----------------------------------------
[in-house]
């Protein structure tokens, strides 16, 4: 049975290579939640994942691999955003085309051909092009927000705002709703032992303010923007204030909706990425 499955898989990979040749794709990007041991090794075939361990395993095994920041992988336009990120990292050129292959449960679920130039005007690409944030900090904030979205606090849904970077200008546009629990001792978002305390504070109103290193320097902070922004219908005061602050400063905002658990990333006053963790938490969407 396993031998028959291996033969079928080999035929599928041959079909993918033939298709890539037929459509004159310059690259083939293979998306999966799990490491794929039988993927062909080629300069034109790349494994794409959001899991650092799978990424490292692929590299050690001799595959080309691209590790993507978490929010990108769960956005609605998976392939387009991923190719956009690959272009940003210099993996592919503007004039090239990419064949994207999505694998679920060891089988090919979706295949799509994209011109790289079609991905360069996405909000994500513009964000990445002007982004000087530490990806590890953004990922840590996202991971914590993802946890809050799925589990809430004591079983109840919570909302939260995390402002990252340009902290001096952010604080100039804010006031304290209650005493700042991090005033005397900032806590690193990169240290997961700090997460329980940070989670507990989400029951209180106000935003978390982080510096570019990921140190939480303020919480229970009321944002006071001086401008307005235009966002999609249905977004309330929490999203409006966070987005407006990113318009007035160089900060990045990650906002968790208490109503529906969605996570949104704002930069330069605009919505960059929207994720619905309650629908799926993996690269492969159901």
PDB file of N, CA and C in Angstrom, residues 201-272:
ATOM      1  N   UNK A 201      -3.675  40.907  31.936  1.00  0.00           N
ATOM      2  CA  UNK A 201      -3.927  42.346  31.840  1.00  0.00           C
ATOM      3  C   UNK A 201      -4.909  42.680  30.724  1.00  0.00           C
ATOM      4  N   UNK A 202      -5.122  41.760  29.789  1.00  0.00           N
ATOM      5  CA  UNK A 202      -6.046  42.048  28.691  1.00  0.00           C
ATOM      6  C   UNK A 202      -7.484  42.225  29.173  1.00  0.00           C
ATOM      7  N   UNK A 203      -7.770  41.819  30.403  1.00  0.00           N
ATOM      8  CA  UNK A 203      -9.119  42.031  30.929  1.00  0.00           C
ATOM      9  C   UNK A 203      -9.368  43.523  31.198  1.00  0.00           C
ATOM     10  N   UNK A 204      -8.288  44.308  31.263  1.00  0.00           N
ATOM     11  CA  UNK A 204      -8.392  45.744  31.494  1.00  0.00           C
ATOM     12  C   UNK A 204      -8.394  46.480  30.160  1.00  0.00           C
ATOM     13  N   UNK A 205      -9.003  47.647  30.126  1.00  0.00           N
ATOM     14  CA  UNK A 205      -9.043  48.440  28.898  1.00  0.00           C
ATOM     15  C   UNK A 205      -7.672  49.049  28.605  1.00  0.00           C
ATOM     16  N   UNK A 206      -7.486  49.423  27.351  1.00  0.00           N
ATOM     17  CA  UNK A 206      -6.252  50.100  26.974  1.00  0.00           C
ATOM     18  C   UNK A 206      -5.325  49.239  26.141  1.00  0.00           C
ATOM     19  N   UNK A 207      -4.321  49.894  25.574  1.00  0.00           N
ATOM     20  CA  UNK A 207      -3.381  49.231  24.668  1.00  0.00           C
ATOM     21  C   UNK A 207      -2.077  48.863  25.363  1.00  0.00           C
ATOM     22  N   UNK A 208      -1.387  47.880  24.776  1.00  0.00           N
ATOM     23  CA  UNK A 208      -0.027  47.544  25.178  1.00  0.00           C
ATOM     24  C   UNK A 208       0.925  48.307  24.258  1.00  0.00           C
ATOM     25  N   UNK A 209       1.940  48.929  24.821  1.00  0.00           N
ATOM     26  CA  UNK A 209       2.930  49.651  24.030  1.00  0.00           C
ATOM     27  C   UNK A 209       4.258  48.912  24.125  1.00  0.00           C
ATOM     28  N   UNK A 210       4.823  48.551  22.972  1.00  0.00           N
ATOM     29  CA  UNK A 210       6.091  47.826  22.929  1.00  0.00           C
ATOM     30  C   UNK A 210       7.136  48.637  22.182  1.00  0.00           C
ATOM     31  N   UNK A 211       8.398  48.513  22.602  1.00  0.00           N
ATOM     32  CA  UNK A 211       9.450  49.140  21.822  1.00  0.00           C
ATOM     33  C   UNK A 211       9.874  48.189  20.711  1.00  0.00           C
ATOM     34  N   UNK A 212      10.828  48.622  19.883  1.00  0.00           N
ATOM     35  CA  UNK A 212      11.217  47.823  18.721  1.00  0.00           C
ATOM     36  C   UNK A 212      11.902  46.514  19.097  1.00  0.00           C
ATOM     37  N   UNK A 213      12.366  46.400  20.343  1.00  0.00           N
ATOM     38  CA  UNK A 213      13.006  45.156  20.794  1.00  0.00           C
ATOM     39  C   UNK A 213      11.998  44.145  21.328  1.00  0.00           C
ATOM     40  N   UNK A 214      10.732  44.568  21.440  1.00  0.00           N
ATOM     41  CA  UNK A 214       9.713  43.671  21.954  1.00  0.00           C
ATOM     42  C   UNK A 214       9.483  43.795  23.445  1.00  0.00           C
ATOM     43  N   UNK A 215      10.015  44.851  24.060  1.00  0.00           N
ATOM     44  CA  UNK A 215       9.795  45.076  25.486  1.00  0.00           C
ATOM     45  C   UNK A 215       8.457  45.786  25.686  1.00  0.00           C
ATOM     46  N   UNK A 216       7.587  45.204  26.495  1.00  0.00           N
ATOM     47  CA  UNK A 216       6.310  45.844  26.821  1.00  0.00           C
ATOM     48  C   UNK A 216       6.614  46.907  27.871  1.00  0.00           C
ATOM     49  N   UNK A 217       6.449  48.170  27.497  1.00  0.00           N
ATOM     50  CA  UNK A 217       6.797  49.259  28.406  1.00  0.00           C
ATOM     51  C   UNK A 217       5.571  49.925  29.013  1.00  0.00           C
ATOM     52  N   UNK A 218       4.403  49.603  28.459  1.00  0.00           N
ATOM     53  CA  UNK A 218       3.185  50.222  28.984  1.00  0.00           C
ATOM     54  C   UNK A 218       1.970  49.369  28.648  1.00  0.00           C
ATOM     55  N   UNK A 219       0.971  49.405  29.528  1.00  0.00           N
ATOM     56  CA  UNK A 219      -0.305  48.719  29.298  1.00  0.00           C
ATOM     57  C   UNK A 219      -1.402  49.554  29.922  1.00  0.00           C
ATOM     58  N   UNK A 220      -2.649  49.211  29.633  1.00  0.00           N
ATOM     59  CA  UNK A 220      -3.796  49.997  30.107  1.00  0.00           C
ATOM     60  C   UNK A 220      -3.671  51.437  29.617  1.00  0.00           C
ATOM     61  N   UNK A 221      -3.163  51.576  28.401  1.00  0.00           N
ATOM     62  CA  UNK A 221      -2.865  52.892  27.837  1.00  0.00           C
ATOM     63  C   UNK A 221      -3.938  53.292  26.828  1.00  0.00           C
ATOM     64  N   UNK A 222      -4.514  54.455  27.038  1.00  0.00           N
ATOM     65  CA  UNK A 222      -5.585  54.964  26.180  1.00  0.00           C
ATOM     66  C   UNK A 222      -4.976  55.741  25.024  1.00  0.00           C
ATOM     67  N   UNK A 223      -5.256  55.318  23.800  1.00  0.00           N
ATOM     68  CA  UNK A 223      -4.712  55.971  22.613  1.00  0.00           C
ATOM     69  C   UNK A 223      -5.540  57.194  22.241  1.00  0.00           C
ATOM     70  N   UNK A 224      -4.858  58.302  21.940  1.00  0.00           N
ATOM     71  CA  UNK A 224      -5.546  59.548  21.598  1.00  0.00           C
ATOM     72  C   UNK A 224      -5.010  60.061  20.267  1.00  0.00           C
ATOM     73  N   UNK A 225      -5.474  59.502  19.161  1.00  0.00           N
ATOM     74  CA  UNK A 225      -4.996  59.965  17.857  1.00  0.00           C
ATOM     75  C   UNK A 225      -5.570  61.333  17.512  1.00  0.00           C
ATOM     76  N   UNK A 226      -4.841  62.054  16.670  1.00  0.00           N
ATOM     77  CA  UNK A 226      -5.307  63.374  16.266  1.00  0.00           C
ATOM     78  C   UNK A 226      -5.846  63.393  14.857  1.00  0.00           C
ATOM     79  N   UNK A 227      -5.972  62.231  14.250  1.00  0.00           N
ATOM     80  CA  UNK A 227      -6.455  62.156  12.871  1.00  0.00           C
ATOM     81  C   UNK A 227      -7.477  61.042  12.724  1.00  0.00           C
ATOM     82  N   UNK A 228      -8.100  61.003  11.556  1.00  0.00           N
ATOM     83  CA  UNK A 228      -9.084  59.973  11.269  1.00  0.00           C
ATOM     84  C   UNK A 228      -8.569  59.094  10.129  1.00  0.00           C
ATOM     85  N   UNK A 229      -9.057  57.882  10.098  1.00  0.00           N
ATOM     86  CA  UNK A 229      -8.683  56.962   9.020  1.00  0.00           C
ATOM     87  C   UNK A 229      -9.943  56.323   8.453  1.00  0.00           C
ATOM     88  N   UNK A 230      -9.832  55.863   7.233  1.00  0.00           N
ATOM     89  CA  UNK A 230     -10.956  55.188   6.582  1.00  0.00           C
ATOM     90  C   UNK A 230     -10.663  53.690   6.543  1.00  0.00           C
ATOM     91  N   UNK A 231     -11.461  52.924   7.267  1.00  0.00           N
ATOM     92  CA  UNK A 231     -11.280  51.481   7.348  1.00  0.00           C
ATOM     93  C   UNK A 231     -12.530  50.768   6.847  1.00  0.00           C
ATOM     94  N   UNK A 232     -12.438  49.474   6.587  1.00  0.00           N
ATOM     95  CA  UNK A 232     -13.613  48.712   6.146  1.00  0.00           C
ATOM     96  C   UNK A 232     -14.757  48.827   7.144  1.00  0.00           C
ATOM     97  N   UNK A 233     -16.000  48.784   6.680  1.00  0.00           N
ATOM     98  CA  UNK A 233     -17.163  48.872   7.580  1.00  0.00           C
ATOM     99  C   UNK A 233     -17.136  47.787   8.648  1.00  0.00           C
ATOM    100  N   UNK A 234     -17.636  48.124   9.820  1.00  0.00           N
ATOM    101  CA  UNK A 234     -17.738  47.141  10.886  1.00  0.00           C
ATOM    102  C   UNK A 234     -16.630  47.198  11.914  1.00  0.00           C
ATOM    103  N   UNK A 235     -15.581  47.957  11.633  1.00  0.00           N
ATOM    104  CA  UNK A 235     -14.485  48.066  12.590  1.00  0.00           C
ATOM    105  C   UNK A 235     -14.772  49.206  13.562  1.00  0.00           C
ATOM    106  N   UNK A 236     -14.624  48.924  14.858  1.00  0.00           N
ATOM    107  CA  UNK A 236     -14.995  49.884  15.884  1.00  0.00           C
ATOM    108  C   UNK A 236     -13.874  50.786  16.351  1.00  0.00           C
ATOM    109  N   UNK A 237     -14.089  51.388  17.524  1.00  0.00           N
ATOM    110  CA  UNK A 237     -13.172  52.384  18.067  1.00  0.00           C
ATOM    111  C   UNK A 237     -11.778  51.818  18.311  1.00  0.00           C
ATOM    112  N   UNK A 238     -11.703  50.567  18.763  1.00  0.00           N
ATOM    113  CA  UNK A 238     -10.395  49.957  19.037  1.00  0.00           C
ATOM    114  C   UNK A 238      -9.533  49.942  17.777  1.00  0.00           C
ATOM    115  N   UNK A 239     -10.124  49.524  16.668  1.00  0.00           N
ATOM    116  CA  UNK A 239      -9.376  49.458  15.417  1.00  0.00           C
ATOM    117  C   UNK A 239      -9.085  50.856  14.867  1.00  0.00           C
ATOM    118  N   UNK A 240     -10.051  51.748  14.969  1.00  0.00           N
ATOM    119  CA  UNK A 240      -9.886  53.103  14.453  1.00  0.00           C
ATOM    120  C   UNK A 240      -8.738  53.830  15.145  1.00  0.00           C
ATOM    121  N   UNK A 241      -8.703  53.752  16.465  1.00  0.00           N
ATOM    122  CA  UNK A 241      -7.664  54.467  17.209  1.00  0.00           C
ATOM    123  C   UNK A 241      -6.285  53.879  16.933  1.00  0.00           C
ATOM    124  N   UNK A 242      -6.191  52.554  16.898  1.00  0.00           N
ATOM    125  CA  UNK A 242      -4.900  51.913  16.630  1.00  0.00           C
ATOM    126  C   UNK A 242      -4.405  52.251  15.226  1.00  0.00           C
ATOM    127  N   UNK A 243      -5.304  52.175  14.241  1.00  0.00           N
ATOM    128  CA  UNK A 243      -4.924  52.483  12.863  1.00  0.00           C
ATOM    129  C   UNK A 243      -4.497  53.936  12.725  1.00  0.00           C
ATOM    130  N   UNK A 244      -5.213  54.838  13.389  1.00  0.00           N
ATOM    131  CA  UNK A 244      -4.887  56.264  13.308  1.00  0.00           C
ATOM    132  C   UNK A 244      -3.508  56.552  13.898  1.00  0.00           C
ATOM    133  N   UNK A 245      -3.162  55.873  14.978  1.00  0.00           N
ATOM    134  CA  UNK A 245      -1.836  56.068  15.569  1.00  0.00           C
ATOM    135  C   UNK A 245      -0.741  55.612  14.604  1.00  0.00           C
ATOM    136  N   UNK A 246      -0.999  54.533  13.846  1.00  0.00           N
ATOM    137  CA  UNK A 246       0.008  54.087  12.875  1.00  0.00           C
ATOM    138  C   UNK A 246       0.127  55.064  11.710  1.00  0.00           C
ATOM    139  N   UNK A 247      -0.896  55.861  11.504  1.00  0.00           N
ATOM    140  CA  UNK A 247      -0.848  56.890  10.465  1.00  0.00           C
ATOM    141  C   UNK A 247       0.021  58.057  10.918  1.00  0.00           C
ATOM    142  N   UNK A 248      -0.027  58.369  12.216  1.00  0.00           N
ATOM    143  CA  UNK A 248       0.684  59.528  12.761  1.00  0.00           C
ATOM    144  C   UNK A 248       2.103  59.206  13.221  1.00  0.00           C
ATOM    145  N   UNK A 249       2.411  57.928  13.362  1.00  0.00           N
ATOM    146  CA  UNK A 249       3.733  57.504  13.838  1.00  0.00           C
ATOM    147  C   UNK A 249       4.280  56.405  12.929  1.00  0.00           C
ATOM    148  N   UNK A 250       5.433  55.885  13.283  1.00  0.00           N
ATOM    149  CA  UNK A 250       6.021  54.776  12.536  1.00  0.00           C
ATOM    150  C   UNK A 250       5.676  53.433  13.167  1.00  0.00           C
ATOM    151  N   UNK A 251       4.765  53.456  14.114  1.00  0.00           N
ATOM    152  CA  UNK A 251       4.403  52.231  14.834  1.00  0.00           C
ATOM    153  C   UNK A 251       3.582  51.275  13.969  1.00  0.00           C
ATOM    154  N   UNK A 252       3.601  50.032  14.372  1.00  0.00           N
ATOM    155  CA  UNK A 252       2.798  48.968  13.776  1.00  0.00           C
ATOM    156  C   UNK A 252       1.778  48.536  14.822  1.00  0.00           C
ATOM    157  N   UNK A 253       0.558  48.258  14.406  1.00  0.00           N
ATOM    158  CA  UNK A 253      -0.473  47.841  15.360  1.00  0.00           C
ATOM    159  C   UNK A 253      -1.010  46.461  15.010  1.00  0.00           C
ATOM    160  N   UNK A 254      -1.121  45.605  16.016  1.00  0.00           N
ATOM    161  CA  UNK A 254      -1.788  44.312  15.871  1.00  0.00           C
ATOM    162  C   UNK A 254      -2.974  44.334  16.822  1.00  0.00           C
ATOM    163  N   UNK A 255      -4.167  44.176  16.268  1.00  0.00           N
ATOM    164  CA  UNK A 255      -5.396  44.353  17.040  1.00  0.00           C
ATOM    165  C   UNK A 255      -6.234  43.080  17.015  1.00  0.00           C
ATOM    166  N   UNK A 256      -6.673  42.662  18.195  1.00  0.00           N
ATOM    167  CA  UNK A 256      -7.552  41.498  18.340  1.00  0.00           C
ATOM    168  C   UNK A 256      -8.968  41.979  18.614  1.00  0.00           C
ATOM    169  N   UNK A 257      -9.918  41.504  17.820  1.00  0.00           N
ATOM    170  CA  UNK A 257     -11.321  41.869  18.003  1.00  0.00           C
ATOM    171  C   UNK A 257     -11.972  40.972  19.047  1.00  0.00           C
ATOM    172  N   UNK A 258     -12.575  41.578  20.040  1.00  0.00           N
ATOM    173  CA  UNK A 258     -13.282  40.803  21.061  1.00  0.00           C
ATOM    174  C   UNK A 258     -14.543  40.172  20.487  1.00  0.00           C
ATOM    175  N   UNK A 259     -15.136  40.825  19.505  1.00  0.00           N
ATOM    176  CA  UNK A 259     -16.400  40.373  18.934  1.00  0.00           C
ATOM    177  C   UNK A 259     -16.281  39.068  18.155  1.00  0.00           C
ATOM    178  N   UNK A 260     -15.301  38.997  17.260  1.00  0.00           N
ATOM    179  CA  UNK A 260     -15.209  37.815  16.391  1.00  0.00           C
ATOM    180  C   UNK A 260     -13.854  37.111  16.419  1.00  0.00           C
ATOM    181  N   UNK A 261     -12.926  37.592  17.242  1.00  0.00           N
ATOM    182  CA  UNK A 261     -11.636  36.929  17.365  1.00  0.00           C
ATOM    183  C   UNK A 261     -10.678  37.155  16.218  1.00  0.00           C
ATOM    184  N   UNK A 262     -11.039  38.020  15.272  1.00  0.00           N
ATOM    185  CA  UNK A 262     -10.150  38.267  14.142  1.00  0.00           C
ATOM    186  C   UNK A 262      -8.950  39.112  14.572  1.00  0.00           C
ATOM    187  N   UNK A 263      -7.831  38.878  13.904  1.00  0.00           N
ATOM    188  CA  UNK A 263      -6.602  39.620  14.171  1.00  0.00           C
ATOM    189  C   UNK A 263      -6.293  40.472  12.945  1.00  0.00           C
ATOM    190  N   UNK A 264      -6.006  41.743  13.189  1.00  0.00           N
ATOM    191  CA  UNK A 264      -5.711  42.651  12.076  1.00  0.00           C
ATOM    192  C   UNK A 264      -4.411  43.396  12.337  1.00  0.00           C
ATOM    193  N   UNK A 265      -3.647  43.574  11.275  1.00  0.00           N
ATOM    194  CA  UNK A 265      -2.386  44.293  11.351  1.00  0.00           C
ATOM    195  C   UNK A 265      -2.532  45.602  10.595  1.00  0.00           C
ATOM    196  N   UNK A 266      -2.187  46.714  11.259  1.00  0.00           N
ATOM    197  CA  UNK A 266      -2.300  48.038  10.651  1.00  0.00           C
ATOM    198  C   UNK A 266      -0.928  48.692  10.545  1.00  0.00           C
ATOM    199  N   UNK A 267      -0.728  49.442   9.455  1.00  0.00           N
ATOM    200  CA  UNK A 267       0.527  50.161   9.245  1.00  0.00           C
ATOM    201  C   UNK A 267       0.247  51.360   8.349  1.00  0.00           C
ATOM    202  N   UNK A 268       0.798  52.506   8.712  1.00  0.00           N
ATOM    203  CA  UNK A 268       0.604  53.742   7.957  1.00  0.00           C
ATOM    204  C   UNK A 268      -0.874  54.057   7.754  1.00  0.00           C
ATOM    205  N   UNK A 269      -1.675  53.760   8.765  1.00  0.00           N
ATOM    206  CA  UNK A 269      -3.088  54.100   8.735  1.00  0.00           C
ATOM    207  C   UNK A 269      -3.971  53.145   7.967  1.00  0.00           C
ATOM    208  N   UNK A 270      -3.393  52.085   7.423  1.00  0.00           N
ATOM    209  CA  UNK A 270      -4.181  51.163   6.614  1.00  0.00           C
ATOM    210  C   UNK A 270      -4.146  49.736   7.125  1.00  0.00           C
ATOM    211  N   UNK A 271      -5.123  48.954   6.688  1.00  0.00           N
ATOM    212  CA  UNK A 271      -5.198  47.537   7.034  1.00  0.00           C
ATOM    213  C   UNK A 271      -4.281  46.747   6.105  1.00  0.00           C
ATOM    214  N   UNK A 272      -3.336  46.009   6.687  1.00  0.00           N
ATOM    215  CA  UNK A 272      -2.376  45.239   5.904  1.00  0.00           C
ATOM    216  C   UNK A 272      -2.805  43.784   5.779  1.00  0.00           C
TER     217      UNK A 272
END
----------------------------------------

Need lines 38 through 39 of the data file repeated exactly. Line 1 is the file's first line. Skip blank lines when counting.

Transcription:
ATOM     35  CA  UNK A 212      11.217  47.823  18.721  1.00  0.00           C
ATOM     36  C   UNK A 212      11.902  46.514  19.097  1.00  0.00           C